DEXVKR, March 23 With !ton,OH0
cash in the banks and vaults and ail
its securities still undisposed of, the
German American Trust company
will open its doors tomorrow to meet
the third day of an inexplicable run
Oi "NT UNDERSTAND THE LANGUAGE
By John T. McCutcheon.
ICocyrixlit: 19H: By John T. McCutcheon.)
FACE MURDER CHARGE
AFTER SEVEN YEARS
' ORAM) JL'XCTIOX, March 2.1
T. 1). Powman. Dale Mitchell. ;
I ami Ceo,se Hughes, all promi- j
i ncct cattlemen of Western Colo- :
lado. wire arrested on an indict-
ment charging them with the ;
murder of Peter Swanson, seven ,
j years ago. Swanson was shot to
death by a band of cowboys, while
! guarding two thousand sheep. The
: killing grew out of a feud between :
the sheepmen and the cattlemen, i
Mother" Jones
Is Again Under
Military Arrest
fASSOCIATKO PRESS DISPATCHl
WA1.SEXWRO, March 23. 'Moth
er" Janes is held here incommunicado
and the I'nited 'Mine Workers of Amer
ica, are trying to induce the military
authorities to transfer her to other
quarters.
The aged woman strike leader is held
in a little room in the basement of the
court house, which is used as the city
jail and also as a hospital for prison
ers, on orders of Adjutant General
Chase. Formal protests against hold
ing her in this place, which they de
dare unsanitary, damp and poorly
heated, have been made at military
headquarters by John R. l.awson and
other union leaders.
Chase Makes Statement
DENVER, March 23. Adjutant Gen
eral Chase said tonight: "Mother"
Jones, arrested in Walsenburg early
today, on the way from Denver to
Trinidad, will not again be confined
in the hospital.
"I will either leave her in the county
jail in Walsenburg or remove her to
the county jail at Trinidad," Chase ex
plained. "I expect to be in Walsen
burg tomorrow, and will examine the
iiuarters in which Mrs. Jones Is held.
I believe Walsenburg's jail is better
than the one in Trinidad. T'nless I '
find differently, she will stay right
where she is. I understood Governor
Amnions orders the same as before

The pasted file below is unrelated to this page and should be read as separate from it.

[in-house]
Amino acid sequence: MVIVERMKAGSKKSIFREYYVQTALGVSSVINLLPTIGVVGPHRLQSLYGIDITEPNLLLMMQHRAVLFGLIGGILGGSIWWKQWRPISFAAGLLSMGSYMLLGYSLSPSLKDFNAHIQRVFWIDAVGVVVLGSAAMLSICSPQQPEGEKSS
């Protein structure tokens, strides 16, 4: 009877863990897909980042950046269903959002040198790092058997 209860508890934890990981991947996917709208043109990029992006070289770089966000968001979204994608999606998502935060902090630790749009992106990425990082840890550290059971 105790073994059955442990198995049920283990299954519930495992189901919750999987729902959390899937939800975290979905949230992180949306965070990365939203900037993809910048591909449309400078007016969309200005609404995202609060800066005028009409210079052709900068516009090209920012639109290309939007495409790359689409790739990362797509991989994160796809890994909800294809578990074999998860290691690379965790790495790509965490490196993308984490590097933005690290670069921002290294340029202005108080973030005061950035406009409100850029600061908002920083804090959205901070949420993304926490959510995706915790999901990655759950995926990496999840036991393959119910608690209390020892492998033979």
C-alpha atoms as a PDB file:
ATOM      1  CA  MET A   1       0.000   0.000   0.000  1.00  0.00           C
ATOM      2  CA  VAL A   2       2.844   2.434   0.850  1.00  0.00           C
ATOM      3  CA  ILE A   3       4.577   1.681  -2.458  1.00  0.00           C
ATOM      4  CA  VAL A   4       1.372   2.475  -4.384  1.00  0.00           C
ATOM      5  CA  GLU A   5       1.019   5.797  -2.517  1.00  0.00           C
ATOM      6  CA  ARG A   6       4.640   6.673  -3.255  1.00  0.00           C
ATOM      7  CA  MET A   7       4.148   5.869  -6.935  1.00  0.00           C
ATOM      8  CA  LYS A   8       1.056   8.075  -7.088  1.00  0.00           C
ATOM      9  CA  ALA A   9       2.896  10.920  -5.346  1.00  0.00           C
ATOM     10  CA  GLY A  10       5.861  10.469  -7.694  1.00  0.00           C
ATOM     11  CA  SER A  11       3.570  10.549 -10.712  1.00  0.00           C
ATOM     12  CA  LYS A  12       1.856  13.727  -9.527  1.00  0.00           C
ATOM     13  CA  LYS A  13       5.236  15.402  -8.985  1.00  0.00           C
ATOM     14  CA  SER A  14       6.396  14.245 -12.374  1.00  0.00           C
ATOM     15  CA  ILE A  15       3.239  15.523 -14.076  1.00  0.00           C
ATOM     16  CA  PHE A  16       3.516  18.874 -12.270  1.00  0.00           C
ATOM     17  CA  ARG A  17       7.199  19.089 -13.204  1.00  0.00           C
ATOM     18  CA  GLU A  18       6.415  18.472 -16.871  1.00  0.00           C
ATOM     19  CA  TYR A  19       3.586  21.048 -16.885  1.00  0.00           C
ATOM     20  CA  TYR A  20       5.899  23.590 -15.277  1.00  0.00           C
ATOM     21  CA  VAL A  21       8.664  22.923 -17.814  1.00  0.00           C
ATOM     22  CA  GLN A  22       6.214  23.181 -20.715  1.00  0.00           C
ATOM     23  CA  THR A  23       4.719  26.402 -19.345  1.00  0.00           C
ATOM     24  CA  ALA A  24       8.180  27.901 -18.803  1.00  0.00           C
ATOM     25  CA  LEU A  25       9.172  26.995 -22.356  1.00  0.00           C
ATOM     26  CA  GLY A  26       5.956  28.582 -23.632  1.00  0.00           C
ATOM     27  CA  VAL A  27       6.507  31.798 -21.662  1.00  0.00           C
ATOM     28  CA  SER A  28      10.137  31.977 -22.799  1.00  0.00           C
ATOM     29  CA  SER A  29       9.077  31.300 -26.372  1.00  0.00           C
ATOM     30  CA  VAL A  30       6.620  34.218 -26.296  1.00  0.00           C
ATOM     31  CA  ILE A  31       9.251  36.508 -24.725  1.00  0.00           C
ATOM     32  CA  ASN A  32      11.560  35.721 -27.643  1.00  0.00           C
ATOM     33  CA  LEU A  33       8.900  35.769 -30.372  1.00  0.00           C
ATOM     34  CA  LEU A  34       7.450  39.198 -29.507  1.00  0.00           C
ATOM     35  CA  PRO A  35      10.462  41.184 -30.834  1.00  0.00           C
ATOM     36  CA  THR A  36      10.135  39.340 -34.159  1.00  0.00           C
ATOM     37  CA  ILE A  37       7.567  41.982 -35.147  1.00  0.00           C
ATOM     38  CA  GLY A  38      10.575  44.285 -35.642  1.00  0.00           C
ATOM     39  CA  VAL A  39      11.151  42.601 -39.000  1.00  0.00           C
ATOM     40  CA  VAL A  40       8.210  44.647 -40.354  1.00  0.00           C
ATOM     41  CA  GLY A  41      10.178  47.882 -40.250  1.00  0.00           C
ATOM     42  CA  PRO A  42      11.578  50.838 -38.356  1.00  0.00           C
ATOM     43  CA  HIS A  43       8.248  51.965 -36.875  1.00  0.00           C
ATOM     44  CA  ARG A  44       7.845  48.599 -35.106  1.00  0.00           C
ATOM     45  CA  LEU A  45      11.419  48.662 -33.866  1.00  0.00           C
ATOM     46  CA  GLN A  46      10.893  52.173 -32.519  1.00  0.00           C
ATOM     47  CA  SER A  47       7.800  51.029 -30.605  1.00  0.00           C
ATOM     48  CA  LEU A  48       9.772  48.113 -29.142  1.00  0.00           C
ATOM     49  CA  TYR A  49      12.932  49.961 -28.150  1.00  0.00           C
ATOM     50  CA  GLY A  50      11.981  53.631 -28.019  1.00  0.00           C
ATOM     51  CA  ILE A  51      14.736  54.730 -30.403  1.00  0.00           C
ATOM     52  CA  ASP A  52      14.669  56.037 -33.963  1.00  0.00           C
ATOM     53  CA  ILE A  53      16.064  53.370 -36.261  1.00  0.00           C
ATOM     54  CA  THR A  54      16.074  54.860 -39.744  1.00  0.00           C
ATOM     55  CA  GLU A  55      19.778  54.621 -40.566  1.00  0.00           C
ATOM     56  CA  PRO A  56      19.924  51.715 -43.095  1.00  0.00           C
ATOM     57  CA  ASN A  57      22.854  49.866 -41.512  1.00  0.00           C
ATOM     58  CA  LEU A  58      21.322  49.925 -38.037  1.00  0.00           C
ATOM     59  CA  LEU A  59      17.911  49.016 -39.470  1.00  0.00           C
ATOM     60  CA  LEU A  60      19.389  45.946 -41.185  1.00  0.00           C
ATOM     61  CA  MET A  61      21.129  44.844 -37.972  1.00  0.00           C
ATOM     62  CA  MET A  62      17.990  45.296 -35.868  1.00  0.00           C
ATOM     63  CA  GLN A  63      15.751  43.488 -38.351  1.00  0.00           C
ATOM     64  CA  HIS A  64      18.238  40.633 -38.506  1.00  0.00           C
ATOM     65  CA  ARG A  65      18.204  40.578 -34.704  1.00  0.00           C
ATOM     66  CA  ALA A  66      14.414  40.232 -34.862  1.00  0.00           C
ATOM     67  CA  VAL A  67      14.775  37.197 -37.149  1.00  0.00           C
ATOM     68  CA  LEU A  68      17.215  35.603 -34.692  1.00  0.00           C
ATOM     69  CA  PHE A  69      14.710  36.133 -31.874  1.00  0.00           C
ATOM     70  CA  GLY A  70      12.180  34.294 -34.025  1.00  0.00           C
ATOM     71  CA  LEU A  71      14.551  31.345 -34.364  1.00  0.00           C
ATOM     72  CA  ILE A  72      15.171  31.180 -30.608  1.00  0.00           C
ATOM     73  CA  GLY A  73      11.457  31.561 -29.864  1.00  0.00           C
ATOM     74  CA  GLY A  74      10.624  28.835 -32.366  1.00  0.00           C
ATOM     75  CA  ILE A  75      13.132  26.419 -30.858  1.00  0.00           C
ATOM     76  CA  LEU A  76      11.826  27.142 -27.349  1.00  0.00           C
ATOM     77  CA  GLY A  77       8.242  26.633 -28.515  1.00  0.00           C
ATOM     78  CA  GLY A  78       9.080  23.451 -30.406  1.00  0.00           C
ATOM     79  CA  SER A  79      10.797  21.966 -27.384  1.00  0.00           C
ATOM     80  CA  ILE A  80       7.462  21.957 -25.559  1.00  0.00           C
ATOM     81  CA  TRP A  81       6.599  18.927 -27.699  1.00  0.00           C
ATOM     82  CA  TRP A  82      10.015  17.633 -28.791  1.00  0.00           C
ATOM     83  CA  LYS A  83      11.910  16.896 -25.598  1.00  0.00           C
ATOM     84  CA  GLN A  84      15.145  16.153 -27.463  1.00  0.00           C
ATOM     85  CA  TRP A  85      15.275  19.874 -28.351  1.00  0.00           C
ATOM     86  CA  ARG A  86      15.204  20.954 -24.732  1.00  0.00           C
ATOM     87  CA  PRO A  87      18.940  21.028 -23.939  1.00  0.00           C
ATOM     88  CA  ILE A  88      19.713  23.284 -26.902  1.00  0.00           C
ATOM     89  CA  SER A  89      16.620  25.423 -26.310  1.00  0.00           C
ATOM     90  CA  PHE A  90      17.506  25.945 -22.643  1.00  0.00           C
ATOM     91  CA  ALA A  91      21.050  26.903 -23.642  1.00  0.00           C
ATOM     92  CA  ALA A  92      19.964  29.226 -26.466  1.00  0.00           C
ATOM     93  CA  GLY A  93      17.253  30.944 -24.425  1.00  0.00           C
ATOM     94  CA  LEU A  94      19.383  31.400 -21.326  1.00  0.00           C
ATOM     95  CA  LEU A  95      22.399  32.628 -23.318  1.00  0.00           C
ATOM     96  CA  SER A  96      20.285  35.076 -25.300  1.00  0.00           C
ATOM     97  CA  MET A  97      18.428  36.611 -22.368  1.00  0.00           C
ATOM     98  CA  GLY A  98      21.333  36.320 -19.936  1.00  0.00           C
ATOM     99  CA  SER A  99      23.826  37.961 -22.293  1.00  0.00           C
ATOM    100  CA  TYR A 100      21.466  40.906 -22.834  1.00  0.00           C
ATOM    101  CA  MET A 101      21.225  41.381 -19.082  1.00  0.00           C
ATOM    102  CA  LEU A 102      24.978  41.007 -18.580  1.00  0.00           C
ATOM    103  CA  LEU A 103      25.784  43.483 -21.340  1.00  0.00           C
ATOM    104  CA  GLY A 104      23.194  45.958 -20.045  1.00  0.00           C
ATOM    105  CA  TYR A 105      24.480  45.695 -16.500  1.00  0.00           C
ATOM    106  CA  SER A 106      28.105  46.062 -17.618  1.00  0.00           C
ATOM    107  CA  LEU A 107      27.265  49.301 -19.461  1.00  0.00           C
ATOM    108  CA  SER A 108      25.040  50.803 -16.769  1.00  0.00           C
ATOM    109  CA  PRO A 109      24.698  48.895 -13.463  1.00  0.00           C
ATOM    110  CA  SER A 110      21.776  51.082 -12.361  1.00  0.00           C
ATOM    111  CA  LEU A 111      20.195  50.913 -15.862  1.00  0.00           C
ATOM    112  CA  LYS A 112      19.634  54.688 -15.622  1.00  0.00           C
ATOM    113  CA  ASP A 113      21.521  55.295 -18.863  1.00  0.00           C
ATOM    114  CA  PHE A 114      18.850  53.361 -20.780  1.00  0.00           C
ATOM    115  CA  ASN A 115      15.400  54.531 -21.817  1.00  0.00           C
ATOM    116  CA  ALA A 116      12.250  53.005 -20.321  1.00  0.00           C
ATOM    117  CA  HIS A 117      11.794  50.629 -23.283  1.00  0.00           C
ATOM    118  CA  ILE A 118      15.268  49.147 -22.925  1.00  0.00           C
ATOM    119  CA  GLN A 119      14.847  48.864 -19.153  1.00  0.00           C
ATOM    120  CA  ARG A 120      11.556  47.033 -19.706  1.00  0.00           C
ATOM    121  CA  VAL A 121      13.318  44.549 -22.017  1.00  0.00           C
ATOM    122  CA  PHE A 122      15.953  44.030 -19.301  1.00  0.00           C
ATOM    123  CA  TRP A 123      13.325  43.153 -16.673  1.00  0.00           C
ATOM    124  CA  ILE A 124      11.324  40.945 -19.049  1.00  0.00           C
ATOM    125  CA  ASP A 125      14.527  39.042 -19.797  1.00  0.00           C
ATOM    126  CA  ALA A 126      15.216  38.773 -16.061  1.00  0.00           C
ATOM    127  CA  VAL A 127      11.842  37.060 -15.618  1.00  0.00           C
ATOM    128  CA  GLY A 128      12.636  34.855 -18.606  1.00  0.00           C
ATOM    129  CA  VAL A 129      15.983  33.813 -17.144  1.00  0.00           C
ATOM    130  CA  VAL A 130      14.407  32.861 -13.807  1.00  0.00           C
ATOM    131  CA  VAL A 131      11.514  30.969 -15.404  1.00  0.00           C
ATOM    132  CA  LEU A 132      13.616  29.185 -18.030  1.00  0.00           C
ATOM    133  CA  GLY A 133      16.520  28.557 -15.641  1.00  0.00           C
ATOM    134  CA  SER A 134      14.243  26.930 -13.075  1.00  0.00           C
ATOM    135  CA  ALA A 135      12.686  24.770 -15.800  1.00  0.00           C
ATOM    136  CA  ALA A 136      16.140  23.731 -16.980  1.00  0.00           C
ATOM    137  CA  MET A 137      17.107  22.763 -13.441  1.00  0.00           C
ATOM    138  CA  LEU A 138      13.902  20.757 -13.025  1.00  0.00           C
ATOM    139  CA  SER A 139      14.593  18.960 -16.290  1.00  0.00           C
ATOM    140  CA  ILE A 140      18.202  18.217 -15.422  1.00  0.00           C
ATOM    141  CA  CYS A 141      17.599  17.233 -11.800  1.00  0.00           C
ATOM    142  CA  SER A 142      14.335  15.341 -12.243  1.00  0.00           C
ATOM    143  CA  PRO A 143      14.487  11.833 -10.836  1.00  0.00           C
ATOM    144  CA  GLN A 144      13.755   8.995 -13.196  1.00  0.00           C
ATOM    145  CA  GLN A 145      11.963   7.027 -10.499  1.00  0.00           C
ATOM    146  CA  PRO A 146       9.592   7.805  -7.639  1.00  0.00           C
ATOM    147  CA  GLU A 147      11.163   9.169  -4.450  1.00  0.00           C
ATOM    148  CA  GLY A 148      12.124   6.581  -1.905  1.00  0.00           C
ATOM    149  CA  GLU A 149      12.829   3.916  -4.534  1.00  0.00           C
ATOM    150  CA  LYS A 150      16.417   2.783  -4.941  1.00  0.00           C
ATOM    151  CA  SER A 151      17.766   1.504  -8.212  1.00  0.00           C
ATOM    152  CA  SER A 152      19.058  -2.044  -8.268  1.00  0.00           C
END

that "Mother" Jones be imprisoned un
til she is ready to leave the strike
zone."
Governor Amnions said he kept in
close touch with all developments in
the "Mother" Jones case, knew exact
ly the nature of her incarceration in
Walsenburg and declared, that all his
previous instructions relative to
Mother Jones given to Adjutant Gen
eral cbase are in effect at the present
time.
upon its deposits, according to God
frey Schrimer, president of the bank.
The bank has not yet accepted prof
fered help from the Denver Clearing
House Association.
Approximately $300,000 was with
drawn today, and about $100,000 was
received in deposits.
III AUTOCRATIC
! MIL flit
i MENAREEOSERS
Congressman MaeDoiiahl
Says Until This Is Dissi
pated Operators Will
ever Be Able to Settle
Disturltanees
TASSOCIATED PRESS DISPATCH 1
WASIUXGToX. March 23. The
Western Federation of Miners at
present has nothing in common with
the Industrial Workers of the World,
although the federation participated
in the organization of the latter. John
Mitchell, labor leader, testified be
fore the house committee investigat
ing the Calumet strike. There is
new no connection between tile two
oi ganizations.
"The autocratic control of all busi
ness opportunity by the big mining
corporations was a vital thing in
the Calumet situation," declared Rep
resentative McDonald, of Michigan."
McDonald said that unless this
autocratic control is dissipated, they
will never be able to settle the dis
turbance and asserted that all forces
of the government in the copper
country were nullified during the
sti ike.
"The sheriff made no bonafide ef
fort to enforce the law," McDonald
said. "Mr. Waddell, of the company,
which imported the gunmen took
charge of the sheriff's office just as
soon as th" strike began."
President Cha.se of the Calumet
and Heela company, will be called to
testify regarding the attitude of his
company toward union labor.
The Calumet and Heela mining
(ompany. through its attorney, James
Minter Wants Gun Schrank
Used In Shooting Roosevelt
ASSOCIATED PRESS DISPATCH
MILWAUKEE. March 23. The re
volver with which John Schrank at
tempted to kill Theodore Rohsevelt
here in October, 1912. will be pre
sented to Roosevelt, together with five
unused bullets which remained in the
weapon when Schrank was handed
over to the police.
This was the understanding today